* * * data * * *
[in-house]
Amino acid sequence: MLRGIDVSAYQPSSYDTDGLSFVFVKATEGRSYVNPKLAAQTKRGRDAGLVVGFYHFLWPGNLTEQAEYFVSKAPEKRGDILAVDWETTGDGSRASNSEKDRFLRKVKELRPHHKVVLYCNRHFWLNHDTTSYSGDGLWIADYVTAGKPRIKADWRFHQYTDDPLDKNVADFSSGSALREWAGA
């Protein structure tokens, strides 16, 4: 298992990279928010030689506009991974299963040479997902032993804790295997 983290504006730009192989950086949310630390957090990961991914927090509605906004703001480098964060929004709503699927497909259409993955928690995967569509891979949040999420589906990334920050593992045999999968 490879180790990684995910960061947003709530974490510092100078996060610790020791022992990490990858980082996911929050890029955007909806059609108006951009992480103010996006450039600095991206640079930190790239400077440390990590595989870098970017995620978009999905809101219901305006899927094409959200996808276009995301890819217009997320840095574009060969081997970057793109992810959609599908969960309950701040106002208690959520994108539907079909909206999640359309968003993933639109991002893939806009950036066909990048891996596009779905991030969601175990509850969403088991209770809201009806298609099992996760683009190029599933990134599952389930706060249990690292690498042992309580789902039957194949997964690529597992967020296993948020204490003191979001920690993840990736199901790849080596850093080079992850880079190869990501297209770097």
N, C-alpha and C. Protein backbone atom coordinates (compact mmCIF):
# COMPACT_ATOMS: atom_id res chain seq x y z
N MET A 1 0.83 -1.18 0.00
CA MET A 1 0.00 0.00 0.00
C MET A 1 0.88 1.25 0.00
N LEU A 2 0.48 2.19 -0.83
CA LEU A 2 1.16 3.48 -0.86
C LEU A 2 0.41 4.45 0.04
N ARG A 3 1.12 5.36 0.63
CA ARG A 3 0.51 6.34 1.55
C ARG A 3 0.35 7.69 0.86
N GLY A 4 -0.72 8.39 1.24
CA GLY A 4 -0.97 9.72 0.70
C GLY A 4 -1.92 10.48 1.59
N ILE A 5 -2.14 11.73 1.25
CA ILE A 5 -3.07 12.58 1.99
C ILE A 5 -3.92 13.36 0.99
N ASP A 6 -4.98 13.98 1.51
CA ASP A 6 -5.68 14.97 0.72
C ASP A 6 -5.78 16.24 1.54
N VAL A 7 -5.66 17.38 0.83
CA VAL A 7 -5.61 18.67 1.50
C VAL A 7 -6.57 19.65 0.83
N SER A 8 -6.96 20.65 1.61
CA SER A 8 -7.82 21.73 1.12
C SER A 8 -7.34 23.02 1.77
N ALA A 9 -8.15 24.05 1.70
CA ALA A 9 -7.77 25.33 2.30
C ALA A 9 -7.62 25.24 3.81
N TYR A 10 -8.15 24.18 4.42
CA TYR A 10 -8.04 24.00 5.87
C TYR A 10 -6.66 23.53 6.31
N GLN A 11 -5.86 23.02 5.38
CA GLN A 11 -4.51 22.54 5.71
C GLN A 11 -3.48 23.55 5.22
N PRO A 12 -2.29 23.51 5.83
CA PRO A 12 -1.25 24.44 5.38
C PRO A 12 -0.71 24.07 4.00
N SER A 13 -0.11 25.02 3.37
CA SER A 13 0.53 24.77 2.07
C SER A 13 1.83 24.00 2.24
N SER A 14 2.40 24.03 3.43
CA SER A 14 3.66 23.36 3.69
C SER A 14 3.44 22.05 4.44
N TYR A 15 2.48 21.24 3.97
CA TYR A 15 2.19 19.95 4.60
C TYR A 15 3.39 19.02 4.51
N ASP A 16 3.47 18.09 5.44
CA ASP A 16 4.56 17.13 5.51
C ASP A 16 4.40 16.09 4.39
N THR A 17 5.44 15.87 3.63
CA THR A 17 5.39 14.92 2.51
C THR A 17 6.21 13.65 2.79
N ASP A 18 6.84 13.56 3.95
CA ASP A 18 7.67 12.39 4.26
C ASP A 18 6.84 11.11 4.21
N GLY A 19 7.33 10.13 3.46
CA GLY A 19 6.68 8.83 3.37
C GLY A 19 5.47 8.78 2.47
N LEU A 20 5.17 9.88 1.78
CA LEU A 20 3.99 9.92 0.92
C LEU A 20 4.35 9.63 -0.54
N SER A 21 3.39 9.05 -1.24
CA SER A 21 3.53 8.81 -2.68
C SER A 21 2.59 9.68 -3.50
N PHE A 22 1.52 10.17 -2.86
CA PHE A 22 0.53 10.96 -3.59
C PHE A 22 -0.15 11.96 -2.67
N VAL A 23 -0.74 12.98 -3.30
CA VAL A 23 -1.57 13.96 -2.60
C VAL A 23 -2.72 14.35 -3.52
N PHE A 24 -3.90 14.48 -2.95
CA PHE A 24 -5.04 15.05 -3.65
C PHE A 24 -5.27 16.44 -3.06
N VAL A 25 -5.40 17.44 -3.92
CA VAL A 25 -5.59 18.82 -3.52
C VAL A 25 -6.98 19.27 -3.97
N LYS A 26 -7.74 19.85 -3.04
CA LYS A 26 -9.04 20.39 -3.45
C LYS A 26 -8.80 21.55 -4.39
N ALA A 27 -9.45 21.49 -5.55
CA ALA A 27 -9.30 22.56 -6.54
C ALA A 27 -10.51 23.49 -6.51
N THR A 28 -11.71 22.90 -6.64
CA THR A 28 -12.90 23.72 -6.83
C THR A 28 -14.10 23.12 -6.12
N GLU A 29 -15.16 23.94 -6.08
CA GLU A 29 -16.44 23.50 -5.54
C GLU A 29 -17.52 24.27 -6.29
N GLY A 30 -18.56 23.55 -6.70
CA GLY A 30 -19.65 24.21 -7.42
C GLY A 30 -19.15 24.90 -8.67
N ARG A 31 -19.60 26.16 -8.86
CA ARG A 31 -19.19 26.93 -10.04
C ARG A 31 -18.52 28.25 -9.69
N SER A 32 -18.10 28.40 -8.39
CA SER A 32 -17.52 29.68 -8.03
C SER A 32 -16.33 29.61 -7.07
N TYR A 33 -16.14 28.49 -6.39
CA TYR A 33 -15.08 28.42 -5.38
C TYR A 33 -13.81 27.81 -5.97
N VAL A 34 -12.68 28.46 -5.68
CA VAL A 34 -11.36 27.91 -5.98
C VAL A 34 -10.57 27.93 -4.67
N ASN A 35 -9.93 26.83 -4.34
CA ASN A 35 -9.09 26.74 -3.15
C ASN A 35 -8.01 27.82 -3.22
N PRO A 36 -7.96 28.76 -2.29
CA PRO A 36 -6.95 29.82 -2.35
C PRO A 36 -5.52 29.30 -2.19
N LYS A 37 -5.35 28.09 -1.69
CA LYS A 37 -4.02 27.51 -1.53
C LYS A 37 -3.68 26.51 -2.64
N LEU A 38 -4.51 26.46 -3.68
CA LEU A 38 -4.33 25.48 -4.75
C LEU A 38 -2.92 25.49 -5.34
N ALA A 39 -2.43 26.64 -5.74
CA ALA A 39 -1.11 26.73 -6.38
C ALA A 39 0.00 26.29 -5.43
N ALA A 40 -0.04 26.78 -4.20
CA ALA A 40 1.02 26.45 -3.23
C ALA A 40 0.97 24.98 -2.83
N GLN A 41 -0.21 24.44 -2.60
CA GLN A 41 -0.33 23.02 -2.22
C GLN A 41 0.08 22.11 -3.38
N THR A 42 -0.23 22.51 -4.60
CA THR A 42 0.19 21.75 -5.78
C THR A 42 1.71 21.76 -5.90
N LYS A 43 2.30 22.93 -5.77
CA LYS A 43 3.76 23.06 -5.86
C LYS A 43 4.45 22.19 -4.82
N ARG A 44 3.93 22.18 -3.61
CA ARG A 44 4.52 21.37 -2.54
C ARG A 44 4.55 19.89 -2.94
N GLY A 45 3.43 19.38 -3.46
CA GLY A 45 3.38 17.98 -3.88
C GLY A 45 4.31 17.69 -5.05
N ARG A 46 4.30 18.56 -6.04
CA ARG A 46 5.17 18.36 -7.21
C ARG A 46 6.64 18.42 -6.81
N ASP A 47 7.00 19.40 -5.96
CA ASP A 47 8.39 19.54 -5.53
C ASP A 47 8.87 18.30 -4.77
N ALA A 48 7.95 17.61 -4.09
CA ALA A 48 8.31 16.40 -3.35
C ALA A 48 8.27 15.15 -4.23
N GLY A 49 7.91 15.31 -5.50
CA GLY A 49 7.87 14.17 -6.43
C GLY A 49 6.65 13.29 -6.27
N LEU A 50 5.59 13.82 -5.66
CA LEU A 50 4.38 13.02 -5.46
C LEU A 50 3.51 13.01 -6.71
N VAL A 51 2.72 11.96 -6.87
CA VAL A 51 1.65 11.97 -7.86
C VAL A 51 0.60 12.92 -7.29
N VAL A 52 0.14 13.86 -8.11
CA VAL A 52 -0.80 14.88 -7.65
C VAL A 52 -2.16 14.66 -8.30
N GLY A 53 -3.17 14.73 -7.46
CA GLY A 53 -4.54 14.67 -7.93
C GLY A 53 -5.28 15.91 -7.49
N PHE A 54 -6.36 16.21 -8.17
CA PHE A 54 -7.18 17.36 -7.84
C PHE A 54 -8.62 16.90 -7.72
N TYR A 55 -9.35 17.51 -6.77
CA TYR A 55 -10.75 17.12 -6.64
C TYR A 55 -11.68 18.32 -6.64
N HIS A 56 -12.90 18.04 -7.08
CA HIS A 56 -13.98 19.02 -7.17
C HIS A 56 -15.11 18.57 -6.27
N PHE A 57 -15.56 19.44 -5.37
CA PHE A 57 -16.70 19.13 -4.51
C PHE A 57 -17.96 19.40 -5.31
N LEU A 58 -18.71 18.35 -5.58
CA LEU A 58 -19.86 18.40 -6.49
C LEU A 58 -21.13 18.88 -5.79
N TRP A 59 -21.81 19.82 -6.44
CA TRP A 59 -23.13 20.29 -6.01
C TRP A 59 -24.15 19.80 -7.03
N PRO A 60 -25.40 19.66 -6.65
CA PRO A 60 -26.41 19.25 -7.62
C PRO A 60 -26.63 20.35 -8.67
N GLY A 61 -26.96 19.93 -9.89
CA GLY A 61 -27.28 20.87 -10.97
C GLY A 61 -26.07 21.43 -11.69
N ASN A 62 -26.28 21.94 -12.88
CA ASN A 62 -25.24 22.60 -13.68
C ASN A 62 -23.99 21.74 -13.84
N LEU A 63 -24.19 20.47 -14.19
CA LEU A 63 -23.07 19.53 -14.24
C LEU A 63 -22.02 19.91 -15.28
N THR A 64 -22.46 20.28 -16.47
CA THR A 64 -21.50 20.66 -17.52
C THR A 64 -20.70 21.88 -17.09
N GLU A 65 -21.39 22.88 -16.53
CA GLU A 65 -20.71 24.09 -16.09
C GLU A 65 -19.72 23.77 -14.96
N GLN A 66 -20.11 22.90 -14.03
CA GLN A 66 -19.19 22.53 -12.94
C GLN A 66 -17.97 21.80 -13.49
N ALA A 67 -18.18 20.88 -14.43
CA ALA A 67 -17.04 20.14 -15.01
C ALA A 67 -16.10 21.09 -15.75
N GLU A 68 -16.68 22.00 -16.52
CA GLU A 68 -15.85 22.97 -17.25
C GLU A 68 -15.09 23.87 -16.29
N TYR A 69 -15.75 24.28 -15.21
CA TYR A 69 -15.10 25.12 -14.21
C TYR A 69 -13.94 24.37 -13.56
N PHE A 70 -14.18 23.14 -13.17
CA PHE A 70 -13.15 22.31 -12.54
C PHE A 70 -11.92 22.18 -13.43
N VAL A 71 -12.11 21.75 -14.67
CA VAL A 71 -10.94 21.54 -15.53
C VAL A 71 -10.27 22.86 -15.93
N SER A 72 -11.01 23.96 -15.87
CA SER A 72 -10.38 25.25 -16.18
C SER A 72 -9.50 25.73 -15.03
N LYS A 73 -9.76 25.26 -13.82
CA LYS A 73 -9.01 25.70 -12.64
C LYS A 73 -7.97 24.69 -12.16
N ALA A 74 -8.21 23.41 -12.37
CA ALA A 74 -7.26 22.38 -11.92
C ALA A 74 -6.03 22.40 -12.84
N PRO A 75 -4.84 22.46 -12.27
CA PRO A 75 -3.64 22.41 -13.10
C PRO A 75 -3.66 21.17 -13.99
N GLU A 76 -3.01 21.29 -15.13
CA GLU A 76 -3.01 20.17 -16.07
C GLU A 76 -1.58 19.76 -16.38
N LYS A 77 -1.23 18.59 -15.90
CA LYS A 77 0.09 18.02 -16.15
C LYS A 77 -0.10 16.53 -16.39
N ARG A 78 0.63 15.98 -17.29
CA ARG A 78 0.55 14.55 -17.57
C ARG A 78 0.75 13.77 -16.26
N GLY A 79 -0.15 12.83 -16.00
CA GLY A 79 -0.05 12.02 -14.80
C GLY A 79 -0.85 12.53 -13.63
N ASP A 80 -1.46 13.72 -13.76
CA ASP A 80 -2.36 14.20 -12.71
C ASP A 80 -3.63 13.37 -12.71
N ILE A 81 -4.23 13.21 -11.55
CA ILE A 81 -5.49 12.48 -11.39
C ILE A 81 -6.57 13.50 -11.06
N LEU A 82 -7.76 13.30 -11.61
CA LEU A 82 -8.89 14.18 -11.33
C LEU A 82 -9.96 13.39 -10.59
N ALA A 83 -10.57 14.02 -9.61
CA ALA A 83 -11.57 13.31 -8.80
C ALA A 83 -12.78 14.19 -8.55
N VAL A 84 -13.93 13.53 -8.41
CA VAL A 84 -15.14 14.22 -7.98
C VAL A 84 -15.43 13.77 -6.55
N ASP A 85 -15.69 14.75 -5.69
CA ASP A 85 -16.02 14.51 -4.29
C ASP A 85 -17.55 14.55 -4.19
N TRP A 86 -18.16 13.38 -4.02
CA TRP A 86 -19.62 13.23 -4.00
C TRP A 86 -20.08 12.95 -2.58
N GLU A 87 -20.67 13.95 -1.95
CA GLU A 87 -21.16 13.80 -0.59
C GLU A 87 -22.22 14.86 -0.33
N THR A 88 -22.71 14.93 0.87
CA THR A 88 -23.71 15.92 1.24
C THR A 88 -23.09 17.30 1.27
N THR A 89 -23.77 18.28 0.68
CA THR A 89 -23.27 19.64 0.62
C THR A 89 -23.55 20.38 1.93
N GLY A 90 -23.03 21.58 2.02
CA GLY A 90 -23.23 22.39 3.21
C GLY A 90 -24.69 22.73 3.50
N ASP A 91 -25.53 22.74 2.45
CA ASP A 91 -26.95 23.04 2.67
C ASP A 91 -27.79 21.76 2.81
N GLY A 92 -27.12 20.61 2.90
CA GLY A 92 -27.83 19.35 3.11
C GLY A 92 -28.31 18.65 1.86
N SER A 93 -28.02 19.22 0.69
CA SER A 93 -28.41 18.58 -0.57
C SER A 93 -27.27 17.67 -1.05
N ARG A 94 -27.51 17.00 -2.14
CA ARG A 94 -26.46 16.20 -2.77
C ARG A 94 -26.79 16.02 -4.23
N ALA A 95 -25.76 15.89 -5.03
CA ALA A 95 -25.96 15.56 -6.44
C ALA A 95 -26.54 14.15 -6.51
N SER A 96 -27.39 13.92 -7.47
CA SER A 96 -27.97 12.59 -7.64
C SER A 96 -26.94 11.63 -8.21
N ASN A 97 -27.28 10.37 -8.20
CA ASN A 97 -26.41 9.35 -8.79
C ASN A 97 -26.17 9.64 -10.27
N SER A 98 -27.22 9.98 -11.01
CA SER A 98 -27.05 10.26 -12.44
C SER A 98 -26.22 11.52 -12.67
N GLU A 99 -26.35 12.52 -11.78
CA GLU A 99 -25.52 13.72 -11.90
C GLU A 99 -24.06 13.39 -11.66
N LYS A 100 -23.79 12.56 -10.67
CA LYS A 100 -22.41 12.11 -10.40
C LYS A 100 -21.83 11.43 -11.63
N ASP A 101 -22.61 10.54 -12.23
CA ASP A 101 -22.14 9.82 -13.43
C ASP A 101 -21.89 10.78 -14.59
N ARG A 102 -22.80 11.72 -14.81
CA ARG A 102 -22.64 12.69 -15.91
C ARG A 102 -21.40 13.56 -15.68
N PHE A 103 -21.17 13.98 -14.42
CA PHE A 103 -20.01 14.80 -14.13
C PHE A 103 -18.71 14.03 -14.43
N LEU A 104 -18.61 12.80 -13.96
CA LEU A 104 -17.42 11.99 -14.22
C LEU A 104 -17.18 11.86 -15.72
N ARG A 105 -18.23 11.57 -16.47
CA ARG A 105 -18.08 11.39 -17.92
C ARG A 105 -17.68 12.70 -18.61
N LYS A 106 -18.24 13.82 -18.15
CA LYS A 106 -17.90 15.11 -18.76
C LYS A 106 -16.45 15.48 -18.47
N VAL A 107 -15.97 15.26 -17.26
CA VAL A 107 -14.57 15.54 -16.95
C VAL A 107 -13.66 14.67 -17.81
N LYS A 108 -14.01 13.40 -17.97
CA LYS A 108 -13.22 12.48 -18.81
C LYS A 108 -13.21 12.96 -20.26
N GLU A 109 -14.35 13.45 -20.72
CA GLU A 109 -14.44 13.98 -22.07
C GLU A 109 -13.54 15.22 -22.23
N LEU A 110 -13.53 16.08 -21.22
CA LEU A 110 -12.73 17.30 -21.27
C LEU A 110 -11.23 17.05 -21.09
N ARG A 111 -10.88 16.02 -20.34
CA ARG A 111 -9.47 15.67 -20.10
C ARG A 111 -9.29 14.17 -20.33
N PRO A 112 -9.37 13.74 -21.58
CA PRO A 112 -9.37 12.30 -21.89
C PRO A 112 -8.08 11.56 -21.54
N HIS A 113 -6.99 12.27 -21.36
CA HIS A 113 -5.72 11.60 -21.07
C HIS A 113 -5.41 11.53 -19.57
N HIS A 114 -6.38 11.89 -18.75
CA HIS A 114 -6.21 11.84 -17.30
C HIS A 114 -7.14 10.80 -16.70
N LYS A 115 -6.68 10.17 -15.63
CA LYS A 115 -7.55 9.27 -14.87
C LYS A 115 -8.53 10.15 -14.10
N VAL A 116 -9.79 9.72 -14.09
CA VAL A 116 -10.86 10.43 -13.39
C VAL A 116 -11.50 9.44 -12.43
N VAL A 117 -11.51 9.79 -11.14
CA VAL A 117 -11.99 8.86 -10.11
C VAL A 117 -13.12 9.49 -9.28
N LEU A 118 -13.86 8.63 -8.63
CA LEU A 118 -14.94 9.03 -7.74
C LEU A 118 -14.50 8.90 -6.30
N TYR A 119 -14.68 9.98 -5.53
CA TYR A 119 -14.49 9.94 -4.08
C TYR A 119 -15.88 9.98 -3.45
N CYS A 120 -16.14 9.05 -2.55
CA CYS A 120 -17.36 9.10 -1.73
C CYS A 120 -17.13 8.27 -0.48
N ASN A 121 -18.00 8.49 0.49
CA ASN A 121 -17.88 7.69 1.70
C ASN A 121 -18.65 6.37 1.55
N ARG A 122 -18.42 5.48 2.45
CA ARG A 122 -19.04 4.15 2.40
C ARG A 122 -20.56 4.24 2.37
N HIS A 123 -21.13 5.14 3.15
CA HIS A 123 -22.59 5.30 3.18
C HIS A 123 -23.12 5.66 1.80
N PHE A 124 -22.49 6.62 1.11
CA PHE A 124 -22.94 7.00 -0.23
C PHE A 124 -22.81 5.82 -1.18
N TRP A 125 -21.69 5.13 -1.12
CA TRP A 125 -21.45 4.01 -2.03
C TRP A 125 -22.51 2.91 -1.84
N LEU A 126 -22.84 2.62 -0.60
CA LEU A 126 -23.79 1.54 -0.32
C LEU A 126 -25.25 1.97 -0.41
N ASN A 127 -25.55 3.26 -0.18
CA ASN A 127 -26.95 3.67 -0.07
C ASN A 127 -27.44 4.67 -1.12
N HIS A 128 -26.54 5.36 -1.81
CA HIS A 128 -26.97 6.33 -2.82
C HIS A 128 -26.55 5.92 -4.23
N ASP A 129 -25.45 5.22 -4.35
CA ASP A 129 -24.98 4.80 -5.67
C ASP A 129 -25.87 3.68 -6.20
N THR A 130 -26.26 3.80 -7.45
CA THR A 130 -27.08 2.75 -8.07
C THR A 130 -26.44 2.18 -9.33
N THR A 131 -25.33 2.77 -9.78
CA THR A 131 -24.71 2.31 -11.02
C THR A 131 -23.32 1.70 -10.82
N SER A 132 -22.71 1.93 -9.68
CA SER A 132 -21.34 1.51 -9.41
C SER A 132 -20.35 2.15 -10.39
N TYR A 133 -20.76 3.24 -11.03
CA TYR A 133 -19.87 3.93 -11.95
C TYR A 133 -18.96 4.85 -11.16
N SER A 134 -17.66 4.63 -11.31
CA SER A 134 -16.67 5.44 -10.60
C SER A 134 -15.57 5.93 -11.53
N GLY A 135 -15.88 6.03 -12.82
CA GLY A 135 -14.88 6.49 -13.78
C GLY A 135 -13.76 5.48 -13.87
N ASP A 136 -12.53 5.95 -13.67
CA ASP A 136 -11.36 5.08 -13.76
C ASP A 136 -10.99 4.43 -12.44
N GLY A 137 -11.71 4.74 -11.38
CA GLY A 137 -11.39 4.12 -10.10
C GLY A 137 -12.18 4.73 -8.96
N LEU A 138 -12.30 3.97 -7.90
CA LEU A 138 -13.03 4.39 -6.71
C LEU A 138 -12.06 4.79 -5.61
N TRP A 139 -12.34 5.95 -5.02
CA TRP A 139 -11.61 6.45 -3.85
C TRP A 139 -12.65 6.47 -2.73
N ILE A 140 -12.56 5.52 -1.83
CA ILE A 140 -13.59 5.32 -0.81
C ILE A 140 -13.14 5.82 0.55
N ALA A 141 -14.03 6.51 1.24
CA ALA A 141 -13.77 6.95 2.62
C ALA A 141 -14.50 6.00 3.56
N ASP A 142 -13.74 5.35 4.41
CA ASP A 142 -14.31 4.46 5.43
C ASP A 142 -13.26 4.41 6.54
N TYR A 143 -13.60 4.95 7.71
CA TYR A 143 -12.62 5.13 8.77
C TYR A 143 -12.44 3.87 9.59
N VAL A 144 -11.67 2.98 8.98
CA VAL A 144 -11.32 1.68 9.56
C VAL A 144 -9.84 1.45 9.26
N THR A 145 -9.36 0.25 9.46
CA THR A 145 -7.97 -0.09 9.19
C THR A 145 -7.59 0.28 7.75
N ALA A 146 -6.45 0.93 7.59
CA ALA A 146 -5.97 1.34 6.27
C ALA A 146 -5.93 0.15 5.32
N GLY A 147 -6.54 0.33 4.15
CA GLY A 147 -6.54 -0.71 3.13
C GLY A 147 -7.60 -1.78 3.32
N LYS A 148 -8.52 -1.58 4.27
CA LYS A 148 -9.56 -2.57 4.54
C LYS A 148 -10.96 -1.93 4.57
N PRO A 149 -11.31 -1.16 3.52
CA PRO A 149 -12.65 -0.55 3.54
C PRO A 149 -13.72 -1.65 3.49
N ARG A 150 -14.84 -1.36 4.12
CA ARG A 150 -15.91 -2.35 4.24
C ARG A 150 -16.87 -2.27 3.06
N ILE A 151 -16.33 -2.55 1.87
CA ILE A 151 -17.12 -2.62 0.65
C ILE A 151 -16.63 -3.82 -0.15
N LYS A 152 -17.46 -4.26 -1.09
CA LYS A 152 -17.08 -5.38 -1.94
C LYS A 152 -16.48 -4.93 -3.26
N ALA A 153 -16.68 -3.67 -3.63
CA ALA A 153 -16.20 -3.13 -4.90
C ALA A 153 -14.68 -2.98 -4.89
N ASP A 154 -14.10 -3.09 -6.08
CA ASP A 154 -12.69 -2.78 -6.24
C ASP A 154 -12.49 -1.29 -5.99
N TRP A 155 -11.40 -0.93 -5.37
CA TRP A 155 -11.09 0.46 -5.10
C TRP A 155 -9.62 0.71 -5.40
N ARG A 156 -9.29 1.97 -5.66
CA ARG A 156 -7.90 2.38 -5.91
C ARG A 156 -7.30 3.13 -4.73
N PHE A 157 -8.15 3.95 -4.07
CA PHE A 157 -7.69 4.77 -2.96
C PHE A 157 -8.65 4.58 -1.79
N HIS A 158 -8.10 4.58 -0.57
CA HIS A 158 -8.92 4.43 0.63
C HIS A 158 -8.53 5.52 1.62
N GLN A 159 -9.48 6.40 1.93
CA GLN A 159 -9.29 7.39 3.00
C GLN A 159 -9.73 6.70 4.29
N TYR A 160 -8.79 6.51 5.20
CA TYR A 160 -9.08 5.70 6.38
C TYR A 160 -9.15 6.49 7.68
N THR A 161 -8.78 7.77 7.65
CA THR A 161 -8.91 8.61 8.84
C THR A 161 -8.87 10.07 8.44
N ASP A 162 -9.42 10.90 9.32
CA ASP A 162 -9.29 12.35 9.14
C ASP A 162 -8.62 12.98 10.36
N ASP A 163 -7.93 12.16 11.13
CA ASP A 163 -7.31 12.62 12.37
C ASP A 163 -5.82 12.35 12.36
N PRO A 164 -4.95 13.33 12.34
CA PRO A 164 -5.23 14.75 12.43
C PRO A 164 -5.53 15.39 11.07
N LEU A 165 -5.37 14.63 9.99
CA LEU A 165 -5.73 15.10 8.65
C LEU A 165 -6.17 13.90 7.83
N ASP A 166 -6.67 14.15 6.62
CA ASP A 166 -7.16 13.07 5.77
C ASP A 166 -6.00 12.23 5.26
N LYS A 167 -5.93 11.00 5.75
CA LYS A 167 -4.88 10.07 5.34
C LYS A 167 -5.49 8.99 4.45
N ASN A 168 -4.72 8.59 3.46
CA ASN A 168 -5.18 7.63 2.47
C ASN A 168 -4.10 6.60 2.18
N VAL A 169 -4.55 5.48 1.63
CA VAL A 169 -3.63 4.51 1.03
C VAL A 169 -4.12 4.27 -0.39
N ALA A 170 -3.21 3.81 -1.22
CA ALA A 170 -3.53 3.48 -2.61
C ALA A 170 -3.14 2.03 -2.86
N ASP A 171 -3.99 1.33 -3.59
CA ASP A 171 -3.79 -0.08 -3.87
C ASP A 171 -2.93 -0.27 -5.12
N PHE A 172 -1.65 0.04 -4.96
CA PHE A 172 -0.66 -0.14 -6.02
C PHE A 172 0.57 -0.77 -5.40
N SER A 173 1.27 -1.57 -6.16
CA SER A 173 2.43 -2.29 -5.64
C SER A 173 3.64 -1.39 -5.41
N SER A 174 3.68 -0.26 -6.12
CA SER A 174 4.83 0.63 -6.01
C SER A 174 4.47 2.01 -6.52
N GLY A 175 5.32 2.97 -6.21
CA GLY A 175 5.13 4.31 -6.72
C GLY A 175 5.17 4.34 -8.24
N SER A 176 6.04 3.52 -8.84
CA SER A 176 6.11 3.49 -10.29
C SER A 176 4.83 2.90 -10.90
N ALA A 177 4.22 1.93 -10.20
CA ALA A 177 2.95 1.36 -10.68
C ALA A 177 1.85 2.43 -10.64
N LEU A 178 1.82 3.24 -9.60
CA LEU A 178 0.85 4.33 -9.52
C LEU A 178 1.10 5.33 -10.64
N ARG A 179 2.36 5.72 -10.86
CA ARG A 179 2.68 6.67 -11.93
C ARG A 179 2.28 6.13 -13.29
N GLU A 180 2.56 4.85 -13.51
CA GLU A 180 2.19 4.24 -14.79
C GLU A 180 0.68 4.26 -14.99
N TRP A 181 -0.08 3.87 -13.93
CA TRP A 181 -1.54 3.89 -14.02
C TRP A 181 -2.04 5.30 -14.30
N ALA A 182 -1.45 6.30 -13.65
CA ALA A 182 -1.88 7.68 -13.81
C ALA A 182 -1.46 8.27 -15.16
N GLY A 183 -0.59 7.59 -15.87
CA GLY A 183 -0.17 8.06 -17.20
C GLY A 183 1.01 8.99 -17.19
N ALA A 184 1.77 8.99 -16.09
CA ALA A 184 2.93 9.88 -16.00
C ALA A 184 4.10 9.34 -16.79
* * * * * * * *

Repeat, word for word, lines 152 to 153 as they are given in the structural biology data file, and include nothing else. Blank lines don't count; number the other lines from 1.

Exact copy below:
C GLY A 49 6.65 13.29 -6.27
N LEU A 50 5.59 13.82 -5.66